Why Do Modern Cars Look The Same?

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It’s a question that we’re sure you’d have asked yourself at some point - why do so many modern cars look the same? Because this definitely was not the norm just a decade ago.

Even back then, cars from different manufacturers had design features that were unique to its marque. Of course, we cannot directly compare cars then to the cars of today as we now live in a very different world.

Where car companies were busy trying to acquire rival brands just over ten years ago, the larger conglomerates created as a result of those decisions are now attempting to turn a profit in a world ravaged by tightening emissions regulations and the fall out from a pandemic.

And whilst plausible, we do think there are a couple of more compelling reasons behind this current trend. They are as follows: 

Herd Mentality

As governments around the world continue to shun fossil fuels in favour of more ecologically-conscious mobility solutions, manufacturers have been forced to keep up. Car development, especially in a transitionary period that we find ourselves in, can be a costly endeavour, and a risk with potentially no returns. So how do you minimise the chances of creating a commercial flop? 

Two words - Herd Mentality. Instead of creating revolutionary designs and/or coming up with novel engineering solutions, it is often safer to stick to a formula that already works for the first-movers. This is especially true of the electric crossover, a segment that greatly appeals to the latte-sipping, calorie-counting, TikTok-scrolling Gen Zs amongst us. Heck, the segment itself is a marketer’s wet dream, since it is filled with SEO-friendly buzzwords such as ‘crossover’ and ‘electric vehicle’.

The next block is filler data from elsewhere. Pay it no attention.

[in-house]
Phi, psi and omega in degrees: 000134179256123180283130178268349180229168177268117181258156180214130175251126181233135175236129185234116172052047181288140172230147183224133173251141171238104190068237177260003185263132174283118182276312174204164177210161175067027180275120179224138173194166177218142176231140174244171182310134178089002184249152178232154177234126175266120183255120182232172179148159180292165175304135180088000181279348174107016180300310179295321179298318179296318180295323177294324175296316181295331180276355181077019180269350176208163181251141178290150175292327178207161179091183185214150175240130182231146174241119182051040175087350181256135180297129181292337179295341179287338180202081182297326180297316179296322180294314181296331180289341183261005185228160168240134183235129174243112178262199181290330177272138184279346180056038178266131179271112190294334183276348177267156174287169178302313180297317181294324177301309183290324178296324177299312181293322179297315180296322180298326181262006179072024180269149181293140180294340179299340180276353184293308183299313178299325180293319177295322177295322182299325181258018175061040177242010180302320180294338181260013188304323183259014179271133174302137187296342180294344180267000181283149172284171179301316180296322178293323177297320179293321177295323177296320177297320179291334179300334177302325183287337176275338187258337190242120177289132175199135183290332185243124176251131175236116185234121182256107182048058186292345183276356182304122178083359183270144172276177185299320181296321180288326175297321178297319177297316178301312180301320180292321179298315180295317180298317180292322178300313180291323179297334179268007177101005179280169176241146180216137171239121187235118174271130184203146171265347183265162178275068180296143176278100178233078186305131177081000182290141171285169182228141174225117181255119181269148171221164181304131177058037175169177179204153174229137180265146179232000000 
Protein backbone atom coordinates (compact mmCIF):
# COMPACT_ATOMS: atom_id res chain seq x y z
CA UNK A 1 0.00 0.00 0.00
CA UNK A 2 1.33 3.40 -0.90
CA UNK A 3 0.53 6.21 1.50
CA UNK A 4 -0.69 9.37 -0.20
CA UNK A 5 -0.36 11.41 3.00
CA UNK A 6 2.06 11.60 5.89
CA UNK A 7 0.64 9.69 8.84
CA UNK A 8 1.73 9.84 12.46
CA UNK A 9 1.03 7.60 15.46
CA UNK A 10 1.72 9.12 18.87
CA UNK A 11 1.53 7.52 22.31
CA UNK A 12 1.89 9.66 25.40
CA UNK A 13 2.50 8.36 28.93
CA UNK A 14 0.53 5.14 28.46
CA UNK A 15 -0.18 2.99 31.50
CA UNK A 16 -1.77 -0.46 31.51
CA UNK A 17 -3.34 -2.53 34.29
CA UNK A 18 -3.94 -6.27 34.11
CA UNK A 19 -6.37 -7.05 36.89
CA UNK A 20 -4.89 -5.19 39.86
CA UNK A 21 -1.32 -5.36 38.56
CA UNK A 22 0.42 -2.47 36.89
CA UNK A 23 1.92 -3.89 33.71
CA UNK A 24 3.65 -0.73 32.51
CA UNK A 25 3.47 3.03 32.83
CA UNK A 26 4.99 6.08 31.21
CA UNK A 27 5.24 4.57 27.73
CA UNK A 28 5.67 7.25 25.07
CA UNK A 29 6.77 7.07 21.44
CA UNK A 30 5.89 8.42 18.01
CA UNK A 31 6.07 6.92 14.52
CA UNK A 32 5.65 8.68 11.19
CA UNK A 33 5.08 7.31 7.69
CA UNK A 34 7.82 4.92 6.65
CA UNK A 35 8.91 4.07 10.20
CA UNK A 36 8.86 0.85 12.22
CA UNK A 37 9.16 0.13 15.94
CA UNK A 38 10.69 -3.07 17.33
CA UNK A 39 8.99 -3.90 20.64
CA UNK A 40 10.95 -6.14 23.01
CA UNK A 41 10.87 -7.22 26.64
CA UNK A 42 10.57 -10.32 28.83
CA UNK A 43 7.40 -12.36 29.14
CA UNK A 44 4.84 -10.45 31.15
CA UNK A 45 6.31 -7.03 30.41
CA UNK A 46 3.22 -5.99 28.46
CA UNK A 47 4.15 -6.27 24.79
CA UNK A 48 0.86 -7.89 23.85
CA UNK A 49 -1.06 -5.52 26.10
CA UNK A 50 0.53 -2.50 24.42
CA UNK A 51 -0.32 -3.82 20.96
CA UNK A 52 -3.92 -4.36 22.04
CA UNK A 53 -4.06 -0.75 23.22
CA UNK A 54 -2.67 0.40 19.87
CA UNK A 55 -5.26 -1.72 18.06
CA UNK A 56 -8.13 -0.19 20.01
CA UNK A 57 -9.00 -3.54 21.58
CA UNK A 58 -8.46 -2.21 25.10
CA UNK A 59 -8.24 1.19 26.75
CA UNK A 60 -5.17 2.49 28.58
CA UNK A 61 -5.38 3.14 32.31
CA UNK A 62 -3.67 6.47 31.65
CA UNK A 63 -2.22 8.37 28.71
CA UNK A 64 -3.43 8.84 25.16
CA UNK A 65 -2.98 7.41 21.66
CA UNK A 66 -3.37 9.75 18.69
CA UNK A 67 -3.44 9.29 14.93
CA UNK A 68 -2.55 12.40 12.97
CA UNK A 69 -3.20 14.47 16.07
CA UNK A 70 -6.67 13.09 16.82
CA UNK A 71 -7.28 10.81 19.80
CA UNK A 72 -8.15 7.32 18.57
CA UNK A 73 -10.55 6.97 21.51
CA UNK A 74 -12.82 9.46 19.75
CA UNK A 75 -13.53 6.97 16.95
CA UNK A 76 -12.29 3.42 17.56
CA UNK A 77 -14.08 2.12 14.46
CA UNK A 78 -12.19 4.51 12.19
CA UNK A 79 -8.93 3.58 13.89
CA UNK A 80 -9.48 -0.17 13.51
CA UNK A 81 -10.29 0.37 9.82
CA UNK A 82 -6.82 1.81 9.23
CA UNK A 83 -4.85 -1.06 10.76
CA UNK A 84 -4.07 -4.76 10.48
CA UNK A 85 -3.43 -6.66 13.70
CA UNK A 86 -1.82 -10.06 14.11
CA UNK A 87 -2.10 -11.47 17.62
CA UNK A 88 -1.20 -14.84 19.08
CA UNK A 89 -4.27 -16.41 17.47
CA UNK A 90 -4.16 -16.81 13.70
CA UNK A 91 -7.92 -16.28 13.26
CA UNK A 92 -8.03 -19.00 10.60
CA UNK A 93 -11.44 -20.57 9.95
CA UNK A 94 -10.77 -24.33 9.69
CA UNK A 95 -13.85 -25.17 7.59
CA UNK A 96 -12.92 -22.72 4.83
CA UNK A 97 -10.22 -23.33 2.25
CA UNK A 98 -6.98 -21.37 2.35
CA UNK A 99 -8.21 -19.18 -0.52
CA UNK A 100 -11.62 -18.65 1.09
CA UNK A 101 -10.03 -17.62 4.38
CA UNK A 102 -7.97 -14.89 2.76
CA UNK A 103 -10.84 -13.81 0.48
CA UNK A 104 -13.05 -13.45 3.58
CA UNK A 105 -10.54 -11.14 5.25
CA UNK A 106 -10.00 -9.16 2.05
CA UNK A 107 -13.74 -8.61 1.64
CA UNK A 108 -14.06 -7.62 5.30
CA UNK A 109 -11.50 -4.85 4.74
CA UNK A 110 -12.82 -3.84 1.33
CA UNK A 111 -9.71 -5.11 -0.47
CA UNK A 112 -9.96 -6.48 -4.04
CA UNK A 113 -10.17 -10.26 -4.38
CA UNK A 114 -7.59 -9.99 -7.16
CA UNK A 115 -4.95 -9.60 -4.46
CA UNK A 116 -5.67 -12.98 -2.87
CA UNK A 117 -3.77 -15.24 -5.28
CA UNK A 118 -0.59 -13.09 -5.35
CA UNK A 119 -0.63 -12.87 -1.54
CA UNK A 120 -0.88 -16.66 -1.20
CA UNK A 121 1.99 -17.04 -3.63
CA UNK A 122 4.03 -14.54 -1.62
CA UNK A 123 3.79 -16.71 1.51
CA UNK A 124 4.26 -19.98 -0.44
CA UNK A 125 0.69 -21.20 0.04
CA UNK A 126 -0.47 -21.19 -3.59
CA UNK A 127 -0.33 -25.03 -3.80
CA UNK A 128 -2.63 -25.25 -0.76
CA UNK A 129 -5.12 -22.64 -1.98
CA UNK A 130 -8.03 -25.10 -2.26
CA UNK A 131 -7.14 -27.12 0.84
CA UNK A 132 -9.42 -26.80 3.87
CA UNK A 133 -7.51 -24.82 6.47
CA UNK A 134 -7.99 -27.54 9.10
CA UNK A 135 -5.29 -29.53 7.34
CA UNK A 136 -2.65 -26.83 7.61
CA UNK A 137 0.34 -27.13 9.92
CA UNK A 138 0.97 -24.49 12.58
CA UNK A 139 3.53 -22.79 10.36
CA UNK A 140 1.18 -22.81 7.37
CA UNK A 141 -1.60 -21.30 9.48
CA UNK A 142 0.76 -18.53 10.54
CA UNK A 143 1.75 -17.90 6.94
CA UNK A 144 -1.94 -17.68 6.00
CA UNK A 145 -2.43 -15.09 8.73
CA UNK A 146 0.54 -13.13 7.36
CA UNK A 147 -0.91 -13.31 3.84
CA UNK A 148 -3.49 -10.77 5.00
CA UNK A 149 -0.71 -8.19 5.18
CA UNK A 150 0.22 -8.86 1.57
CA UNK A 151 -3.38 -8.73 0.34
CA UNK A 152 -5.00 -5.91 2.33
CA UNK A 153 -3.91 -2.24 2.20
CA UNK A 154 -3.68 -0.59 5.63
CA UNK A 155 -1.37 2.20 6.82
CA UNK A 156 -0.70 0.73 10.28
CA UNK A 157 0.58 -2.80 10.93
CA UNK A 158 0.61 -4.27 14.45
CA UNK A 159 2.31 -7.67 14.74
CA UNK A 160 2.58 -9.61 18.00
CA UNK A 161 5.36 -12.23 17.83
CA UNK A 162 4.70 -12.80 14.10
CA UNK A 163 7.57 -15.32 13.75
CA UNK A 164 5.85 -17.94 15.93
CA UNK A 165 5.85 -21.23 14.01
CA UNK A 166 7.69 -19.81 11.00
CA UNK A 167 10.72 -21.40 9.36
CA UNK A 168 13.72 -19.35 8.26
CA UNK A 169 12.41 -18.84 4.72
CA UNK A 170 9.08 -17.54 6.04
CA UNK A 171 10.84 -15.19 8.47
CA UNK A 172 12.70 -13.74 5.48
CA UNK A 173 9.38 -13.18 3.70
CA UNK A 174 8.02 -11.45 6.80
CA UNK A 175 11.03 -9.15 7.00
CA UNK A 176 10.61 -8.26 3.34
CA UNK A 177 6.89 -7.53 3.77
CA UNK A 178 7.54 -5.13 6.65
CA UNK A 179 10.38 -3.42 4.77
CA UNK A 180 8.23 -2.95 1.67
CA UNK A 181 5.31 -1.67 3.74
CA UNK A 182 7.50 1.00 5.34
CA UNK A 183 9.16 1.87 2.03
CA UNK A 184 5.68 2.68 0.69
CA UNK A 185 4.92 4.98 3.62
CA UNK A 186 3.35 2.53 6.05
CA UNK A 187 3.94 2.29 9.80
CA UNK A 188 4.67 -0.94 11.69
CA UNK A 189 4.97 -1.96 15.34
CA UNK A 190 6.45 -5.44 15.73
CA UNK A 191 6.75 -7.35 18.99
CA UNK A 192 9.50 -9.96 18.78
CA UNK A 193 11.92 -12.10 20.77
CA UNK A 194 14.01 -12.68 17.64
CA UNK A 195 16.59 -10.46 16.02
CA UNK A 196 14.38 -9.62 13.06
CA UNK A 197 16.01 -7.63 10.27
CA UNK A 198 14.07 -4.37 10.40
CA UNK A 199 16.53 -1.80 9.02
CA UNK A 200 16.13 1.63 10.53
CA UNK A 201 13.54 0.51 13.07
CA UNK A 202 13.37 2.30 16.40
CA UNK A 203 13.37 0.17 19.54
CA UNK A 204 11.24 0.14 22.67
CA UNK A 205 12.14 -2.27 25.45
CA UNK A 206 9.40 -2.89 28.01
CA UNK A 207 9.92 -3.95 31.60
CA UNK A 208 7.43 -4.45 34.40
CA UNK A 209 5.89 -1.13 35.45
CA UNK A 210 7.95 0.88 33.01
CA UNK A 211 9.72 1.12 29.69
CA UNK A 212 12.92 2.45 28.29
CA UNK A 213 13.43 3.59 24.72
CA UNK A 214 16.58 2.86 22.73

It is therefore imperative that you get the formula right. So instead of creating your own interpretation of what such a vehicle should look like, why not follow the lead of an already-established product, such as Volkswagen’s ID.3, which was first previewed back in 2016?

Automotive Conglomerates

Many of the iconic nameplates in the automotive sphere are now owned by larger holding companies. As it makes little financial sense to develop separate platforms for each individual brand, automakers under said umbrella organisation will adopt the same underpinnings to build their latest offerings. 

Previously, they’d only utilise the structural and mechanical components, with each company then developing their own body panels to create distinctive designs. However, the trend now is for manufacturers to badge-engineer their offerings, opting to only change the badges, graphics and perhaps slightly alter the front or rear fascias from the base car.

There’s a downside to this homogeneity obviously (the lack of aesthetic variability being one), but the cost savings at the time of R&D, and parts availability down the line are strong motivating factors behind this continued decision.

Cross Hiring of Designers

Some of the visual similarities behind mechanically-unrelated cars can come from a non-malicious source. These companies can simply hire the brains behind the cars that they were opting to use as a reference in the first place (we use the word ‘reference’ loosely here).

As copyright laws have become more stringent in recent years, it does seem that imitation of any kind has become less ‘hip’. And you definitely do not want to be on the ‘uncool’ side of the moral spectrum, especially in a world where copyright infringement has become a touchy subject. Spending power is increasingly held by the cancel-culture-loving, quinoa-eating and almond-milk-drinking demographic (evidenced by their financial ability to prop up the bougie cafe industry). And manufacturers know better than to upset these potential customers.

It is therefore very much worth the hassle and finances to engage the services of a big shot designer. They may not be able to recreate the very cars that gave them fame in the first place, but what manufacturers are looking for is their ability and design sense to pen the next design icon!

Will Cars Ever Be Distinctive Again?

We’ll eventually reach a point where car makers will inevitably start to experiment with different design styles and form factors. This is likely to happen once the current crop of new bread-and-butter cars have already generated a decent ROI. We’ve seen this before, as cars transitioned from being motorised carriages to the form factor that we’ve come to know.

Once a decent ROI has been achieved, automakers will have to start looking for unique competitive advantages, and you can actually already see this happening with legacy brands that have embraced the EV revolution earlier on. And there’s no reason to fear what the future holds, especially judging by the attempts that we’ve seen so far.

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